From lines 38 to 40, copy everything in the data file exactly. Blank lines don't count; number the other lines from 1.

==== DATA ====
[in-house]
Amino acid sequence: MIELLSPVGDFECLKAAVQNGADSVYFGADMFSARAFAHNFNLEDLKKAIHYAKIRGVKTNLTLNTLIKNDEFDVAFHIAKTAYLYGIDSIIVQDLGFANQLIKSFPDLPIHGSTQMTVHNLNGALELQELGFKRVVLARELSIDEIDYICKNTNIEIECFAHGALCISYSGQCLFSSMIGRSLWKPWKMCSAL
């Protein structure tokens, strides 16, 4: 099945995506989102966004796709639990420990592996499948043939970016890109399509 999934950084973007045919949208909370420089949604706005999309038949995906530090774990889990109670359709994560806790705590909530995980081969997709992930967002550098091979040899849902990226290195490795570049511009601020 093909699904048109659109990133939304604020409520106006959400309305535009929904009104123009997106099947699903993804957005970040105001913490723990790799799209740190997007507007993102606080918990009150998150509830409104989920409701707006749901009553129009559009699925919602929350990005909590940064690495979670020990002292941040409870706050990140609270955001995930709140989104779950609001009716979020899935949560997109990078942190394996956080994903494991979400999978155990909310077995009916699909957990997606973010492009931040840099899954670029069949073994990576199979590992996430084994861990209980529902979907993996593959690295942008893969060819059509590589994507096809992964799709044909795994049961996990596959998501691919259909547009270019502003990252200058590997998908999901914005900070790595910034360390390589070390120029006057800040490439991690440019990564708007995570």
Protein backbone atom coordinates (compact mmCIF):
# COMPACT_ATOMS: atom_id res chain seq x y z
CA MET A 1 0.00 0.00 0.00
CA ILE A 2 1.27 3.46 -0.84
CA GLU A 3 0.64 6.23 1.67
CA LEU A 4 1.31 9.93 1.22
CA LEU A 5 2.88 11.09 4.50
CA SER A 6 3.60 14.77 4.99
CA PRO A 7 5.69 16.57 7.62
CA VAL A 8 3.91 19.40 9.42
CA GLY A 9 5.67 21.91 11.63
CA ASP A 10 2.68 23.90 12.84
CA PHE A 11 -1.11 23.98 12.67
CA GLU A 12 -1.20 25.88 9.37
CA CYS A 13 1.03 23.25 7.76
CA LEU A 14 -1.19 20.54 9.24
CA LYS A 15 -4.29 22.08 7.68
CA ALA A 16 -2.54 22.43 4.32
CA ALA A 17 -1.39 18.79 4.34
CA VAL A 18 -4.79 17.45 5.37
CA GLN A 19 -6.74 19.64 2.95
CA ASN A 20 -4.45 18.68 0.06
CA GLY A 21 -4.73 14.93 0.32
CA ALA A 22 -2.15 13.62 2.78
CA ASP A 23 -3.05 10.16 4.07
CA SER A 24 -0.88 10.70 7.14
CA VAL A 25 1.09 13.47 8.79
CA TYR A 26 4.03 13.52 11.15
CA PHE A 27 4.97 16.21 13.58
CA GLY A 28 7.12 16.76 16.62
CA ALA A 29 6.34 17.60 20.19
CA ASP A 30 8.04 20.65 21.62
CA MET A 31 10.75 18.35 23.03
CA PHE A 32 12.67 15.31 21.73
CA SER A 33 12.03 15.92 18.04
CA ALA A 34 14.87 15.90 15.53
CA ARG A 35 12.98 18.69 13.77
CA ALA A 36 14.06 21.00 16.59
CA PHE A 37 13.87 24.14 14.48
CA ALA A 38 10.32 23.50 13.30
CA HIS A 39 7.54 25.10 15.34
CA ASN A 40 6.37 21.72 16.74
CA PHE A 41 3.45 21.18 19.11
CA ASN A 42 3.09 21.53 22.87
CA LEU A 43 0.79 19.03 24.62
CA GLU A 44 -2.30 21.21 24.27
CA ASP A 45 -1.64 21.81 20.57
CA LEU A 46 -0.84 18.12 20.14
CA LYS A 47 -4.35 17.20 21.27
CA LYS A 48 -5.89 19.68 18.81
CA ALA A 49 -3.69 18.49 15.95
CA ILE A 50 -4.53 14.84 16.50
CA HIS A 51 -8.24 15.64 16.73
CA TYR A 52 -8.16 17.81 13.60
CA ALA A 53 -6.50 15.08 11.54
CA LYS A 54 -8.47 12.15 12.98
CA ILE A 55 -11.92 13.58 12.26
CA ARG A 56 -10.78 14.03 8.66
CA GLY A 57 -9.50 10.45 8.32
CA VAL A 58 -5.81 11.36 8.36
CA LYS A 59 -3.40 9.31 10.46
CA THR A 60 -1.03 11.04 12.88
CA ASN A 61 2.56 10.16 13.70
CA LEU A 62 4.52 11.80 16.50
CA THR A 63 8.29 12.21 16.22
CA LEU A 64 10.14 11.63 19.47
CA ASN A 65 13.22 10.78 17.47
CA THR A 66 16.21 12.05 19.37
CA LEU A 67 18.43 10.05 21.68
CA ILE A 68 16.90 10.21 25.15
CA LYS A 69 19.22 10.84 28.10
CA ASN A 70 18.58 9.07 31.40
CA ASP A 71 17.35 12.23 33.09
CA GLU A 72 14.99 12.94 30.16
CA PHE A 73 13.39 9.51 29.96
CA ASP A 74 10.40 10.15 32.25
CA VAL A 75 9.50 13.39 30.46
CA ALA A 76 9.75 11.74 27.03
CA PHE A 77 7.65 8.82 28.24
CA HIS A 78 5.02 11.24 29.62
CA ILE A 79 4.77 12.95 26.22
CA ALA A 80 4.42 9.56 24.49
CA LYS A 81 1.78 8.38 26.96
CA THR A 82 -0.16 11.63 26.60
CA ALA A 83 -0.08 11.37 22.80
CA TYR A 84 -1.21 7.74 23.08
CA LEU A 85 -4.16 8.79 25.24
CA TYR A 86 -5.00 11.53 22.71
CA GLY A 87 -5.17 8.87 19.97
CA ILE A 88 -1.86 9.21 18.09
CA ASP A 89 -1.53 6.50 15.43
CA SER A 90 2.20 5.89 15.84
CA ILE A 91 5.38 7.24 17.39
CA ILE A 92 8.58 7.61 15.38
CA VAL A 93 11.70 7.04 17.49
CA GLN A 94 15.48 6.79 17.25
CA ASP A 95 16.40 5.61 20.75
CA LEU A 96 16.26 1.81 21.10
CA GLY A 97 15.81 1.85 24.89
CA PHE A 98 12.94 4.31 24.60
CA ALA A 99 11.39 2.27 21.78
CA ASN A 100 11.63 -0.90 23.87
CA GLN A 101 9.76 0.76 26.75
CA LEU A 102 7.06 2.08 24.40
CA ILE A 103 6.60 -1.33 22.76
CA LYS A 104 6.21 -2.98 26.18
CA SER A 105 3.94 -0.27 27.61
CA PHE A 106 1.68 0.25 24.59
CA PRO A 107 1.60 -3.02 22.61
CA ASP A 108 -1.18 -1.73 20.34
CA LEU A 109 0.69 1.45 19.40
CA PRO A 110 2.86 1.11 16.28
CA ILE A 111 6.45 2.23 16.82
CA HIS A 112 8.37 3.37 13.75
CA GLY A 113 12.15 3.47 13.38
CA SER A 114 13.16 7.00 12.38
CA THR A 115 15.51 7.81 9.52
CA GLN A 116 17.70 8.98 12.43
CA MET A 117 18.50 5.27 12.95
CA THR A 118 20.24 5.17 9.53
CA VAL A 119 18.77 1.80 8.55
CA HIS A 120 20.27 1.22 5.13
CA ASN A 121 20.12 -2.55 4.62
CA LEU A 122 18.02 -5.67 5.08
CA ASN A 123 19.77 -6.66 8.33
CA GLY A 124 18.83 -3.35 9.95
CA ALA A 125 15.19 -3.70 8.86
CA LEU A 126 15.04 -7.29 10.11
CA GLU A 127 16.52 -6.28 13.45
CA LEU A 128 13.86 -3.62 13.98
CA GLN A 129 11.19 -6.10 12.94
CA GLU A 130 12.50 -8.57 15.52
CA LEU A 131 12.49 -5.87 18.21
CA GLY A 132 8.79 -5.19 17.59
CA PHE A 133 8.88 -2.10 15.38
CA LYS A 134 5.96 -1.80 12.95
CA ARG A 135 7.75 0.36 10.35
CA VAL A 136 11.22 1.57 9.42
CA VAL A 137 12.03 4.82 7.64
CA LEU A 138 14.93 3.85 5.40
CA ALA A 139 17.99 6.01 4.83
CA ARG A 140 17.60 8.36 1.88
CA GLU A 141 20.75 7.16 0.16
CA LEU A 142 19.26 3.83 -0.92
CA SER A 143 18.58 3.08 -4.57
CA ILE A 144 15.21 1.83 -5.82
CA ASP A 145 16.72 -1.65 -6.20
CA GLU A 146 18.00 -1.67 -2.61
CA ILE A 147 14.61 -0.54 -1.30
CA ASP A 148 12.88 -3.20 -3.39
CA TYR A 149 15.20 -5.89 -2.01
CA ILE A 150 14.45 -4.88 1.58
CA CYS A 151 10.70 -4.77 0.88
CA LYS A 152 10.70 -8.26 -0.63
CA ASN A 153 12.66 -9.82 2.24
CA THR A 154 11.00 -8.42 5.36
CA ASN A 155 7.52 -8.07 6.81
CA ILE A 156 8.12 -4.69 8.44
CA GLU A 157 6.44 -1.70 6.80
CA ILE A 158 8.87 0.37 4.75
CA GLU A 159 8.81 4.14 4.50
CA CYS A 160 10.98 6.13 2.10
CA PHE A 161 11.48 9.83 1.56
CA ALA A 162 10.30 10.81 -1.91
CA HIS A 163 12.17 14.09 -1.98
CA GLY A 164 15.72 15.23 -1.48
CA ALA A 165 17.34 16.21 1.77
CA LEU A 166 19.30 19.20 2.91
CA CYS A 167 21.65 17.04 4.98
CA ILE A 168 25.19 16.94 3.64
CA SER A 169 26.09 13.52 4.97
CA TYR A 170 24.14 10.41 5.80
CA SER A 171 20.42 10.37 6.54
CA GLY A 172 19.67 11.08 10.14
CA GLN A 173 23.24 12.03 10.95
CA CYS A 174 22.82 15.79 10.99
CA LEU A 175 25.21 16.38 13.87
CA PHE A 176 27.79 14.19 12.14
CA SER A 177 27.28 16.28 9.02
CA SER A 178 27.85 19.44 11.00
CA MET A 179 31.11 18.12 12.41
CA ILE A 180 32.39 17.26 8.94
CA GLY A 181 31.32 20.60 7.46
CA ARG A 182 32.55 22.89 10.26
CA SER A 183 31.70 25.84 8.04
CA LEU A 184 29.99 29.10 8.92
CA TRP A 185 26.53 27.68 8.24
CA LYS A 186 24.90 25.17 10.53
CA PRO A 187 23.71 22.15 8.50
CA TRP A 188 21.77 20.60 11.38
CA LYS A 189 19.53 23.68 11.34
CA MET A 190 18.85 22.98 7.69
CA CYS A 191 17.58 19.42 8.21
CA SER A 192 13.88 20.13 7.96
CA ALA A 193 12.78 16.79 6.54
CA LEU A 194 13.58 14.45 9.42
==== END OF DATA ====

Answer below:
CA SER A 33 12.03 15.92 18.04
CA ALA A 34 14.87 15.90 15.53
CA ARG A 35 12.98 18.69 13.77